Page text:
Insufficient logging and monitoring: 12%
Inadequate access control: 8%
DoS attacks: 8%
Injection attacks: 5%
We don't know where all our APIs are: 3%

Multiple choices allowed.

The greatest security risk? Humans. Always the largest attack vector.

Survey Respondent

When we asked about obstacles to consuming APIs, 52% of respondents said lack of documentation was the biggest problem. Other top barriers included difficulty discovering APIs (32%) and lack of time (27%).

API-first leaders, on the whole, were less likely to cite any obstacles to consuming APIs—with one exception. They were more likely to mention difficulty reusing APIs or microservices. Twenty-one percent of API-first leaders cited this pain point, compared with just 19% of respondents overall.

Lack of documentation: 52%
Difficulty in discovering APIs: 32%
Lack of time: 28%
Lack of knowledge: 27%
Lack of budget: 23%
Lack of people: 22%
Difficulty reusing APIs or microservices: 19%
Organizational buy-in or alignment: 18%
Lack of tools: 13%

Multiple choices allowed.

In this year's survey, a lack of time and people were again named as the biggest obstacles to producing APIs.

But when we filtered by large companies with over 5,000 developers, a different top problem emerged. Respondents at these mega-companies cited a lack of API design skills as the biggest obstacle to producing APIs.

Interestingly, respondents at these large companies were also more likely to say that “Managing too many APIs or microservices” was an obstacle to producing APIs. Thirty-one percent of these respondents said so, compared with just 23% of all survey.

It's possible the lack of API design skills is making it more difficult to manage APIs and microservices at the largest companies.

Lack of time: 43%
Lack of people: 37%
Lack of API design skills: 32%
Lack of documentation: 29%
Lack of knowledge: 25%
Lack of budget: 24%
Managing too many APIs or microservices: 23%
Organizational buy-in or alignment: 18%
Difficulty in discovering supporting APIs: 15%
Lack of tools: 14%

Multiple choices allowed.

When we asked respondents to cite the different ways they collaborate on APIs, their most common answer was working with API artifacts on a collaboration platform such as Postman (50%). Next up was publishing API artifacts to GitLab, GitHub, or Bitbucket, which was chosen by 39% of respondents.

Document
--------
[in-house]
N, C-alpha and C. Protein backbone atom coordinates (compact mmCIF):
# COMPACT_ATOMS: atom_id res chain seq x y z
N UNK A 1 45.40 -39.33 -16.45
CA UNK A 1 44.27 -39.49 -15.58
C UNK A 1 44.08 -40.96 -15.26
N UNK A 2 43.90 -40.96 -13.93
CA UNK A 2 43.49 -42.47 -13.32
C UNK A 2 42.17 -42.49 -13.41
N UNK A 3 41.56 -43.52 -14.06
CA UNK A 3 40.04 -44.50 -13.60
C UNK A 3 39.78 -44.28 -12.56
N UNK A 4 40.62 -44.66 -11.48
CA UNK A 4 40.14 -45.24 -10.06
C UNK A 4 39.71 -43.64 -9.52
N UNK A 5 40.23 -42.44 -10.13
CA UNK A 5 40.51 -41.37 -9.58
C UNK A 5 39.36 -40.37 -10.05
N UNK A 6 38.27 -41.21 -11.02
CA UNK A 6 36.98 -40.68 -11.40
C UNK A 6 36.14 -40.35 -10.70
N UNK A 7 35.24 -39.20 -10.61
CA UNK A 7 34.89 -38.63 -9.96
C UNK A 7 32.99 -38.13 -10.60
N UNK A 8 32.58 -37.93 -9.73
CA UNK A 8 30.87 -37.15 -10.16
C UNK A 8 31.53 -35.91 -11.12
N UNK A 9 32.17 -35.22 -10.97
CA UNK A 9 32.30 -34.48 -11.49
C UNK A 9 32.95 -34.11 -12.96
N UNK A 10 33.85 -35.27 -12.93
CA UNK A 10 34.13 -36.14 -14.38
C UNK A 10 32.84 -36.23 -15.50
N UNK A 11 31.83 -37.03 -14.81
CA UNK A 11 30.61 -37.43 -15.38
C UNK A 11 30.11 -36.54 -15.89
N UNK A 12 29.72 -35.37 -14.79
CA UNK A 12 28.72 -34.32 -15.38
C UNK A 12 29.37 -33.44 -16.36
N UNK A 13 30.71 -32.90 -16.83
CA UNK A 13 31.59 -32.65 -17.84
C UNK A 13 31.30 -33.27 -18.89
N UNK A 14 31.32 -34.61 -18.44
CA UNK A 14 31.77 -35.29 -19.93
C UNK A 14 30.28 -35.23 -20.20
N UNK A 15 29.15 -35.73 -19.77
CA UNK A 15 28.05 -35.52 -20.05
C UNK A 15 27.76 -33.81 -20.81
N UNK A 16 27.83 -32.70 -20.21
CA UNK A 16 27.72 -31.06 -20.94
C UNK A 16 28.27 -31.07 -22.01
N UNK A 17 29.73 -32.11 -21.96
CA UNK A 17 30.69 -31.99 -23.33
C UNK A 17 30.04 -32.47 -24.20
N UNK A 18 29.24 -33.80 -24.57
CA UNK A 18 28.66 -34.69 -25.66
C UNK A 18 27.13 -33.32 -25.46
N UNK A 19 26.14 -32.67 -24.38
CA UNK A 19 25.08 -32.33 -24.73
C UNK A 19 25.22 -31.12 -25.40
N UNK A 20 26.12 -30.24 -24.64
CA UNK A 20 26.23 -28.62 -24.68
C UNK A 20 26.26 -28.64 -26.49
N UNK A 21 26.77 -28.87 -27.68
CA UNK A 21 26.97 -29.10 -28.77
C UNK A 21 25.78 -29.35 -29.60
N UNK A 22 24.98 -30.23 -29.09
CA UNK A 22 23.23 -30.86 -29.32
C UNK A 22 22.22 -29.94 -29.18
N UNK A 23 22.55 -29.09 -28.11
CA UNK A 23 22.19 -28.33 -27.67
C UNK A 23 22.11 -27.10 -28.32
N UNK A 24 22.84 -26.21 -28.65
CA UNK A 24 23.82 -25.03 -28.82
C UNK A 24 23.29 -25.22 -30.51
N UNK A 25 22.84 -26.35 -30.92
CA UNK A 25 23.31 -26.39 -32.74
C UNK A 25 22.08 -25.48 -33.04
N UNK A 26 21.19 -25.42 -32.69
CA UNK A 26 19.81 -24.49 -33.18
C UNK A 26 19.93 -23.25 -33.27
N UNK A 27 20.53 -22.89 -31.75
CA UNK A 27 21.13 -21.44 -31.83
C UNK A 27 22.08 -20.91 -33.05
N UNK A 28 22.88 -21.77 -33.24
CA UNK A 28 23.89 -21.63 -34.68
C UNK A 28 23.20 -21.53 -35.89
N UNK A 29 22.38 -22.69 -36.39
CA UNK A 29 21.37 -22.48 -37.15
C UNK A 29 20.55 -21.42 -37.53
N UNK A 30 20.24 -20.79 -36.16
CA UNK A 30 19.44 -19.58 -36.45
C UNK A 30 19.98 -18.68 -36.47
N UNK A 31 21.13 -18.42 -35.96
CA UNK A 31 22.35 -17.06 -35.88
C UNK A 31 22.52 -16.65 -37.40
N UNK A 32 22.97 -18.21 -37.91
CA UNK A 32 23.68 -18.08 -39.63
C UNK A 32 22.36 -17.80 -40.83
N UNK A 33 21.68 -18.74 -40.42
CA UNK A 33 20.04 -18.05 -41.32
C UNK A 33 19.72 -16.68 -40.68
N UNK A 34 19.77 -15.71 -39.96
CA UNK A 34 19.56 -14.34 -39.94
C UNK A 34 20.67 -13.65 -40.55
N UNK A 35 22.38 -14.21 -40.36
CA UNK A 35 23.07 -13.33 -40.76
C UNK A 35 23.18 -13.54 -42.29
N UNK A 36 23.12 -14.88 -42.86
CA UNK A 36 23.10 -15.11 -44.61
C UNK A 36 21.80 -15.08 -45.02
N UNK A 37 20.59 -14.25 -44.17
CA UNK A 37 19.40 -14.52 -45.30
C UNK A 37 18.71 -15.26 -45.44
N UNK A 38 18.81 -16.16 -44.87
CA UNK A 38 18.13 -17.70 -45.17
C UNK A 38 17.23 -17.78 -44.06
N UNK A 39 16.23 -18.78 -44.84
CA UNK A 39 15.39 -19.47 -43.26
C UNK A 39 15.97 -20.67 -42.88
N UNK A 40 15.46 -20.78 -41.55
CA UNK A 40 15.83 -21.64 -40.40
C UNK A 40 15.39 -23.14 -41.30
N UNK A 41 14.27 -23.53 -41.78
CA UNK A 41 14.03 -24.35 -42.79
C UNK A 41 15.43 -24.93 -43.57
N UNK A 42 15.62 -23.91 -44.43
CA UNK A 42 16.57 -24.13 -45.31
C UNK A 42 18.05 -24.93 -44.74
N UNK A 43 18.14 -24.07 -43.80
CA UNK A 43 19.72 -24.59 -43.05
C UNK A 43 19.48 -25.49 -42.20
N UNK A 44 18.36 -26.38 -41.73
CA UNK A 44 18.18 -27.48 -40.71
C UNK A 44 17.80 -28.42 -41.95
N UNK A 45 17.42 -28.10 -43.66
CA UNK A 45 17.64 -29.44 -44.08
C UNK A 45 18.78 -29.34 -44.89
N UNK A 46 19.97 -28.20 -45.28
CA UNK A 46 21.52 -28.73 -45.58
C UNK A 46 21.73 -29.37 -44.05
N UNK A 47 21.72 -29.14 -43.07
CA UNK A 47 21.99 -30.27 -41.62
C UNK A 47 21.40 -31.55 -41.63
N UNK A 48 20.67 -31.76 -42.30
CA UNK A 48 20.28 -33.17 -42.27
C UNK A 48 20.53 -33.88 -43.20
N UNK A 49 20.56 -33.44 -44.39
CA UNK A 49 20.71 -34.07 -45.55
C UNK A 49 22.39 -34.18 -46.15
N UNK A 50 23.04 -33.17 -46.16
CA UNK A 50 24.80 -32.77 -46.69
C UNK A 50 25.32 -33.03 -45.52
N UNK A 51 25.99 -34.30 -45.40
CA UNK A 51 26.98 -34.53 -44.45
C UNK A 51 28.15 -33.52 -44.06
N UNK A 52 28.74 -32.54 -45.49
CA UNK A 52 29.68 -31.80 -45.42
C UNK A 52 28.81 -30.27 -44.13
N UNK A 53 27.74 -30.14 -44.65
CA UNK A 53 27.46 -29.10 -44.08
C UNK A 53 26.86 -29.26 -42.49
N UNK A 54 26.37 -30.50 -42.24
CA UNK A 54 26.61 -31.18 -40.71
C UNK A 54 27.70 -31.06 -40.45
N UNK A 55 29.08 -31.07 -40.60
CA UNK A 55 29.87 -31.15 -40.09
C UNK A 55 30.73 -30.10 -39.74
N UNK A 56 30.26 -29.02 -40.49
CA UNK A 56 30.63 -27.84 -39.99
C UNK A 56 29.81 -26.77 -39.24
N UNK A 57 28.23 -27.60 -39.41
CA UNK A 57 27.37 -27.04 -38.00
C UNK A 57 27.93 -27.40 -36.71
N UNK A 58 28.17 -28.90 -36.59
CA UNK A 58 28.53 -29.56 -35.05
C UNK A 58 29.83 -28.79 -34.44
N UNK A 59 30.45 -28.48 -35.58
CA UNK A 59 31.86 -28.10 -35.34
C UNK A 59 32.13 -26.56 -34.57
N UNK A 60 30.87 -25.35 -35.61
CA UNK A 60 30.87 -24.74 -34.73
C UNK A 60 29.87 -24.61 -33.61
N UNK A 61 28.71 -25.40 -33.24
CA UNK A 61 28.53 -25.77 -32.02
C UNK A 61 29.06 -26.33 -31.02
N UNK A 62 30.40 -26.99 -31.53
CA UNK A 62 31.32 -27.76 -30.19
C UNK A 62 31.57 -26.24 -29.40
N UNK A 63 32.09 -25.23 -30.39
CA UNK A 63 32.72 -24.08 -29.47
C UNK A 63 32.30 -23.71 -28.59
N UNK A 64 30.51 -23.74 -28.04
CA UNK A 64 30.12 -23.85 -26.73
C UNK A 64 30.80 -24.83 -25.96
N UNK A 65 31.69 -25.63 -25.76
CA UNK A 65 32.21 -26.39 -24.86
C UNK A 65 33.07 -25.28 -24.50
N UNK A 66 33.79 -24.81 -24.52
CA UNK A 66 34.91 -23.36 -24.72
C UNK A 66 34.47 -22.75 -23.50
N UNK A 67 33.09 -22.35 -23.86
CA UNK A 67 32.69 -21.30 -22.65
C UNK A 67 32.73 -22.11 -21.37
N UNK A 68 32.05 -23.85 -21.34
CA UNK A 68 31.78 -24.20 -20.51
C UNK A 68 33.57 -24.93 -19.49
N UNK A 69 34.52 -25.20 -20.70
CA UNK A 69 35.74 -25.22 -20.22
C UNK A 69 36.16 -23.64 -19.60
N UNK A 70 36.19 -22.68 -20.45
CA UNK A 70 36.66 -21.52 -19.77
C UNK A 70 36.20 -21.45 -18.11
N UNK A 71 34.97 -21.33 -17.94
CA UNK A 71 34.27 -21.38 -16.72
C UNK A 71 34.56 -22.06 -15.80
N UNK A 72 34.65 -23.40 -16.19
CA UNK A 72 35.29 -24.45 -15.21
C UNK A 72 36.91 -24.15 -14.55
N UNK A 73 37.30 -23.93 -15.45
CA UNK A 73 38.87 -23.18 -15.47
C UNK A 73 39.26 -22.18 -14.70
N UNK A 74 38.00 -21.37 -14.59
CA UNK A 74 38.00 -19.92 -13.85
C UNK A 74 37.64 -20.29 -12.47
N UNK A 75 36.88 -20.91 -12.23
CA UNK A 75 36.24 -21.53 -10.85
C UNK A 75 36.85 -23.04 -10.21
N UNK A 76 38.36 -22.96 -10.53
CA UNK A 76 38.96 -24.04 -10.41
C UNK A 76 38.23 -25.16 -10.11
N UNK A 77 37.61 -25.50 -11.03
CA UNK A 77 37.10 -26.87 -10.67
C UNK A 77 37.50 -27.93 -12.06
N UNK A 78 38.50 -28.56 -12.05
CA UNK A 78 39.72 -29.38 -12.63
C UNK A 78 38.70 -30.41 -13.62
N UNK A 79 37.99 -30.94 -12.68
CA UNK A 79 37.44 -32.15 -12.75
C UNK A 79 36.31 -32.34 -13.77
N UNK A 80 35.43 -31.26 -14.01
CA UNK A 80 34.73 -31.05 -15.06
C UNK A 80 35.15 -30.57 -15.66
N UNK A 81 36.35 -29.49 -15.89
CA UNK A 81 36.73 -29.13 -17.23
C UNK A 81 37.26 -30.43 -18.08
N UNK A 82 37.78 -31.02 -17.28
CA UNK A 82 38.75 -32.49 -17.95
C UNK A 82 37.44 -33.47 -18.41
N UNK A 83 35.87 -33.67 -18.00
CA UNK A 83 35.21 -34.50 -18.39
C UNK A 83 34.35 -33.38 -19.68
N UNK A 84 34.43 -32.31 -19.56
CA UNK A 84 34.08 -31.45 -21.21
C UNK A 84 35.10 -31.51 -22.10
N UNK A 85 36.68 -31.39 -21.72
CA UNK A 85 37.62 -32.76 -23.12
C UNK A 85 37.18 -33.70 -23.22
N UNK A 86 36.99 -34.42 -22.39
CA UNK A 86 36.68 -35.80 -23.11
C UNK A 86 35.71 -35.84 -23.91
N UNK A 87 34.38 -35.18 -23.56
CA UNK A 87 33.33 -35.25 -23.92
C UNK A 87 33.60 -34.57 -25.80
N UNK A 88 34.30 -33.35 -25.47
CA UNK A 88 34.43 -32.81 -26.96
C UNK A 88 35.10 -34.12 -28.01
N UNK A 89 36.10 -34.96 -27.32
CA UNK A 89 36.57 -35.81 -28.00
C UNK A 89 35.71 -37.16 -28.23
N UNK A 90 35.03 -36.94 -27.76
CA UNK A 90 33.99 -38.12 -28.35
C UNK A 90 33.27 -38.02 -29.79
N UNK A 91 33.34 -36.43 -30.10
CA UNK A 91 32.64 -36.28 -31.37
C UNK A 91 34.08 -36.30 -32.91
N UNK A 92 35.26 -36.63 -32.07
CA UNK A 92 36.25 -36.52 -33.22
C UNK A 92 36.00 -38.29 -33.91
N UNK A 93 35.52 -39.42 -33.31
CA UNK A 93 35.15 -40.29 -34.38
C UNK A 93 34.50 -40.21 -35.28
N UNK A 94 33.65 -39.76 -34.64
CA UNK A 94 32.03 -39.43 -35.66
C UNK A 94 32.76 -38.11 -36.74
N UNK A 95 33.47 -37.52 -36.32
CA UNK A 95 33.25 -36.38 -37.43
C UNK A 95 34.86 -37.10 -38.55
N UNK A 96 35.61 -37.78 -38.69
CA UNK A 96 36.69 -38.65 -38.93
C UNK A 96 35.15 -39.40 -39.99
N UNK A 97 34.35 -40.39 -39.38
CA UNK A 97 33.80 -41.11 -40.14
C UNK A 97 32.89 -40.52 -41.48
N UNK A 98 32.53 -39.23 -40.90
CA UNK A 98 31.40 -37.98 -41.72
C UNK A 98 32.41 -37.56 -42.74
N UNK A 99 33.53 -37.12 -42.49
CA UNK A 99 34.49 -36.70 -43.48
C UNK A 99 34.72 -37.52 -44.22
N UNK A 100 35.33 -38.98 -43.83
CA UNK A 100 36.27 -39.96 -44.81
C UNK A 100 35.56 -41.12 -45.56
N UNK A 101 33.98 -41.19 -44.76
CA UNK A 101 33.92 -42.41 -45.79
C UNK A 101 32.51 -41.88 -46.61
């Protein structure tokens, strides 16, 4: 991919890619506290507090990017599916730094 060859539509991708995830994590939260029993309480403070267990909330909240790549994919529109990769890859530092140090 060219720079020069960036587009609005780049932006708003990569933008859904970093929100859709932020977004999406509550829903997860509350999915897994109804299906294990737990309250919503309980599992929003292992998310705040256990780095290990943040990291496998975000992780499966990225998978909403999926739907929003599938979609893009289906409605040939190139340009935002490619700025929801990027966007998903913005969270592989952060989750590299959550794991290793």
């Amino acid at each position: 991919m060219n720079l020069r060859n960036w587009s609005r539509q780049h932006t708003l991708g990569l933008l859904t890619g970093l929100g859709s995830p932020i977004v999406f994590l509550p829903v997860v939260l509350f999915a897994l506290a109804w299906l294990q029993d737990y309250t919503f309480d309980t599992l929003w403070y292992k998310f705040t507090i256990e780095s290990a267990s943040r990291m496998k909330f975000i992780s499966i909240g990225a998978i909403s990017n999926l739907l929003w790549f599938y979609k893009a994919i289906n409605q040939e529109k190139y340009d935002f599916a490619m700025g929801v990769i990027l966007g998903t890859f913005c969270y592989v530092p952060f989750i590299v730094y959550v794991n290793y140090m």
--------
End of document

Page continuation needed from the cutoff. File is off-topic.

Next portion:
Work with API artifacts on a collaboration platform (e.g. Postman): 50%
Publish API artifacts (e.g. Swagger OpenAPI) to GitHub/GitLab/Bitbucket: 39%
Share URL to API artifacts (e.g. Swagger OpenAPI): 36%
Publish API documentation to an API portal: 32%
Share API artifacts (e.g. Swagger OpenAPI) to workspaces: 30%
Share cURL commands via instant messaging applications: 21%
Email API artifacts (e.g. Swagger OpenAPI): 15%

Multiple choices allowed.

When it comes to change-management practices, there was a new preferred method: using Git repositories. This practice earned the most mentions in 2023, just edging out versioning APIs, which was the most popular choice in the previous two years.

Utilize Git repositories: 61%
Version APIs: 60%
Version server code: 34%
Version client code: 25%
Apply semantic versioning: 23%
We do not version our APIs: 11%

Multiple choices allowed.

When it comes to API testing, users employed a wide variety of practices, although functional testing (67%) and integration testing (64%) dominated the answers. No other testing practice came within 10 percentage points of those two choices.

As in prior years, one in 25 respondents said their team doesn't test its APIs.

Functional: 67%
Integration: 64%
Performance: 51%
Security: 46%
Acceptance: 41%
Load: 34%
Workflow: 33%
Contract: 16%
We do not test our APIs: 4%

Multiple choices allowed.